Franz Schubert (31 January 1797 – 19 November 1828) was an Austrian composer. He was an extremely prolific composer, so that when he died at age thirty-one he had composed over six hundred secular vocal works (mainly Lieder), seven complete symphonies, sacred music, operas, incidental music and a large body of chamber and piano music.
Publication of Schubert’s compositions started during his lifetime, by opus number. After the composer’s death, posthumous opus numbers continued to be assigned to new publications of his work until 1867 (Op. Post. 173).
There are two attempts to publish everything Schubert has composed in a single edition:
From 1884 to 1897 Breitkopf & Härtel published twenty-two series of Franz Schubert’s Werke: Kritisch durchgesehene Gesammtausgabe, known as the “Alte Gesamt-Ausgabe” (AGA, the former complete edition). From 1965 Dover Publications started to reprint this edition, and later it was made available at the IMSLP website.
The Neue Schubert-Ausgabe (NSA), also known as the New Schubert Edition (NSE), is published by Bärenreiter (Kassel). It proposes eighty-three volumes, in eight series. Publication of all volumes has been scheduled to conclude in 2016. Plans for this edition began as early as 1963, with the foundation of the International Schubert Society, headquartered at the University of Tübingen, Germany.
Texts of Schubert’s vocal music can be published without the music, for instance his Lieder (songs) at LiederNet
The following constitutes a complete listing of Schubert’s known works. It is ordered ascendingly according to Deutsch numbers, and attempts to reflect the most current information with regards to Schubert’s catalogue. For reasons of space, this list is divided into two articles. The first article lists Schubert’s compositions from Deutsch entries D 1 – D 500 (all are dated works). The second article lists Schubert’s compositions from Deutsch entries D 501 – D 965B (also dated works), as well as D 966 – D 998 (undated works). The second article also includes the Appendix (Anhang) to the Deutsch catalogue (works listed as “D Anh.”) and a list of works that have yet to receive a Deutsch number (listed as “D deest”). For the second article, see List of compositions by Franz Schubert (D 501–D 998). ******************************************************************************
From Wikipedia, the free encyclopedia
left to right: Martin Lovett, Norbert Brainin, Siegmund Nissel, Peter Schidlof
The Amadeus Quartet was a world famous string quartet founded in 1947 and disbanded in 1987, remarkable for having retained its founding members throughout its long history.
Because of their Jewish origin, the violinists Norbert Brainin (12 March 1923 – 10 April 2005), Siegmund Nissel (3 January 1922 – 21 May 2008) and the viola player Peter Schidlof (9 July 1922 – 16 August 1987) (later violist) were driven out of Vienna after Hitler’s Anschluss of 1938. Brainin and Schidlof met in a British internment camp on the Isle of Man; many Jewish refugees had the misfortune of being confined by the British as “enemy aliens” upon seeking refuge in the UK. Brainin was released after a few months, but Schidlof remained in the camp, where he met Nissel. Finally Schidlof and Nissel were released, and the three of them were able to study with violin teacher Max Rostal, who taught them free of charge. It was through Rostal that they met cellist Martin Lovett, and in 1947 they formed the Brainin Quartet, which was renamed the Amadeus Quartet in 1948.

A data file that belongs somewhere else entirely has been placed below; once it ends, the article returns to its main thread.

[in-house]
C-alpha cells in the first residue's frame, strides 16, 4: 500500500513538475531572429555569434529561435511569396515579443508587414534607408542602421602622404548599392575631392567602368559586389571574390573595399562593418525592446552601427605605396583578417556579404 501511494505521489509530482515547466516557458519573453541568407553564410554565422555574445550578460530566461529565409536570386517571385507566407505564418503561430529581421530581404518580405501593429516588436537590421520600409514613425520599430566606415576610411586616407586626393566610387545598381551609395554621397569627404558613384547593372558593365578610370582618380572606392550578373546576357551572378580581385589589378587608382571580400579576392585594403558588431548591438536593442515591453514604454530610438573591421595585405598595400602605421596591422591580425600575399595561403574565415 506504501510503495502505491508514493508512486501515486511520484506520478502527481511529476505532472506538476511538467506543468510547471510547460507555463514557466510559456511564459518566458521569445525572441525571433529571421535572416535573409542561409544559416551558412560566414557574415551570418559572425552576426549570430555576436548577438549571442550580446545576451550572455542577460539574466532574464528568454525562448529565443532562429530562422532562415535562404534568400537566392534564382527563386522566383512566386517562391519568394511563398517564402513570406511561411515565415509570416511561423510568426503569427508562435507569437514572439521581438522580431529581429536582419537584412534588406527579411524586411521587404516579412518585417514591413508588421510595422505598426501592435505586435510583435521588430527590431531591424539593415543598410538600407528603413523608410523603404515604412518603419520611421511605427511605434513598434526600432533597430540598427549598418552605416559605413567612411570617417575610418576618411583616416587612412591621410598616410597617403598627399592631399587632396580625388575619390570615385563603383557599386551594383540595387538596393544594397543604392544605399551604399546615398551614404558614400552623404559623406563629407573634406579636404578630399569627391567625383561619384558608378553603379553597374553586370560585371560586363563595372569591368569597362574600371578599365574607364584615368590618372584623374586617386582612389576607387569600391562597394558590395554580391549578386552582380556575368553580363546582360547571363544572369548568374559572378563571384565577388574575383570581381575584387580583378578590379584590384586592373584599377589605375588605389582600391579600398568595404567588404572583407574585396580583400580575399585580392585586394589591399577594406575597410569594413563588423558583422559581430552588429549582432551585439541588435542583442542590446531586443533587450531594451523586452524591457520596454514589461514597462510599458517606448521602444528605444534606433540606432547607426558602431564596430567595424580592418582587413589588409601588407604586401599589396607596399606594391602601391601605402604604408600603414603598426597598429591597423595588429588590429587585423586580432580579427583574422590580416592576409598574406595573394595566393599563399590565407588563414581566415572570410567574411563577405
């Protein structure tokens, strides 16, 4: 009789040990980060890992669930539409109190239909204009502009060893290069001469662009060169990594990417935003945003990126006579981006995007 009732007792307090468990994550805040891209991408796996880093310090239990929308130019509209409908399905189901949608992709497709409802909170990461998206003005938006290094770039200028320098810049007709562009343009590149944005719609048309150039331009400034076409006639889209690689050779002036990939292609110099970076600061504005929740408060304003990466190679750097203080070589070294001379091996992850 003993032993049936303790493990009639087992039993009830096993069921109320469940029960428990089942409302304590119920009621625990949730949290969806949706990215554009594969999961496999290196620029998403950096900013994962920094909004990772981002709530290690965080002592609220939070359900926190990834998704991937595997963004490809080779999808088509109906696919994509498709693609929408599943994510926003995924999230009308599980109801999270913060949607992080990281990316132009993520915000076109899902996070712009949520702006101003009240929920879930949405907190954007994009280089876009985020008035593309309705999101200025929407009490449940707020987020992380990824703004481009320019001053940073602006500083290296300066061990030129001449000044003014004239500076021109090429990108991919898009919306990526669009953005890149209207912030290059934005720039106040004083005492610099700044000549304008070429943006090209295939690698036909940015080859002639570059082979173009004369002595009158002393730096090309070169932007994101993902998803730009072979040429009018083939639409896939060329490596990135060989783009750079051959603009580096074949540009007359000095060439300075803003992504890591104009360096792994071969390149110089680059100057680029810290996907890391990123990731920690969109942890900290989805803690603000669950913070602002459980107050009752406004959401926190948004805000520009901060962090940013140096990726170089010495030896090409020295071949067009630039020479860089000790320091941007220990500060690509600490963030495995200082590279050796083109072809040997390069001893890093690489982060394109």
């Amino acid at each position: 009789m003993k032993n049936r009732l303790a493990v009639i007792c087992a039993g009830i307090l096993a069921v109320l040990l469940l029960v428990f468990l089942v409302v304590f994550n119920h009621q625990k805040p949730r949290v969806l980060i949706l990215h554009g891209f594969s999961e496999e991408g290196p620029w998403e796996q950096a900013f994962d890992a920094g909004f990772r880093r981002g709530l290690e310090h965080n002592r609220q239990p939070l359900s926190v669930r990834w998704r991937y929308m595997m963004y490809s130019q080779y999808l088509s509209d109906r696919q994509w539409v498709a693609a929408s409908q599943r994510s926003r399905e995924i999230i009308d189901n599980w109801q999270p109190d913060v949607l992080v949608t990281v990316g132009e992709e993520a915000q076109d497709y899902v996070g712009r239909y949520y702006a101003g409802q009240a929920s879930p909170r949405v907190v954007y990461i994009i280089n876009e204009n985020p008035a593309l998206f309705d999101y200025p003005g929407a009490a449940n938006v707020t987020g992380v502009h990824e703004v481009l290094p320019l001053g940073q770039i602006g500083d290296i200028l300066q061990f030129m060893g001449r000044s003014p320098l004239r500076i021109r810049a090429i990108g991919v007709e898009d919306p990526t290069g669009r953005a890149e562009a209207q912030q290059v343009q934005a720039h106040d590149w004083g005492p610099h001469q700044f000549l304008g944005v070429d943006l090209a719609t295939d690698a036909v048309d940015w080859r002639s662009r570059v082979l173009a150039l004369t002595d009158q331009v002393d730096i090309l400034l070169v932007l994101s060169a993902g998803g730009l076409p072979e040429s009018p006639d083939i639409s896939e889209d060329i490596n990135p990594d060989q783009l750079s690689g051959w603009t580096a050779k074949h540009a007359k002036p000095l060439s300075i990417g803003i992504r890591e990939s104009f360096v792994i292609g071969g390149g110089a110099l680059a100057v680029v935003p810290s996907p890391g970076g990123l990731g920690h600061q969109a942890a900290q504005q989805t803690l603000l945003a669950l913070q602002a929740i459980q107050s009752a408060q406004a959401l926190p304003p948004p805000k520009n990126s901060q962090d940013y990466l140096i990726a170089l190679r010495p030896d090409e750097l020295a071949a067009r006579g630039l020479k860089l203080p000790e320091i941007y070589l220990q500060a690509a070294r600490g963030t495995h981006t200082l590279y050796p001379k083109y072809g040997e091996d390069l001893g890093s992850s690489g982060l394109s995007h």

The group gave its first performance as the Amadeus Quartet at the Wigmore Hall in London on 10 January 1948, underwritten by British composer and conductor Imogen Holst. On 25 January 1983 the Quartet gave a 35th anniversary concert in the same concert hall with a programme which included Beethoven’s String Quartet in C major, op.59 no. 3 (3rd Rasumovsky Quartet). Touring extensively, the Amadeus performed throughout Europe, Canada, the United States, Japan, and South America. Noted for its smooth, sophisticated style, its seamless ensemble playing, and its sensitive interpretation, the quartet made some 200 recordings, among them the complete quartets of Ludwig van Beethoven, Johannes Brahms, and Wolfgang Amadeus Mozart. For concerts as well as recordings of string quintets (Mozart, Franz Schubert, Johannes Brahms, Anton Bruckner) and string sextets (Brahms) they regularly invited Cecil Aronowitz as second viola and William Pleeth as second cello. Though they emphasized a standard Classical and Romantic repertory, they also performed works by such 20th-century composers as Béla Bartók and Benjamin Britten who wrote his third quartet expressly for them.
The Amadeus was one of the most celebrated quartets of the 20th century, and its members were awarded numerous honors, including:
The Austrian Cross of Honour for Arts and Sciences.
The quartet disbanded in 1987 upon the death of the violist Peter Schidlof, who was regarded as irreplaceable by the surviving members. Brainin died on 10 April 2005 and Nissel on 21 May 2008. Only Lovett survived presently.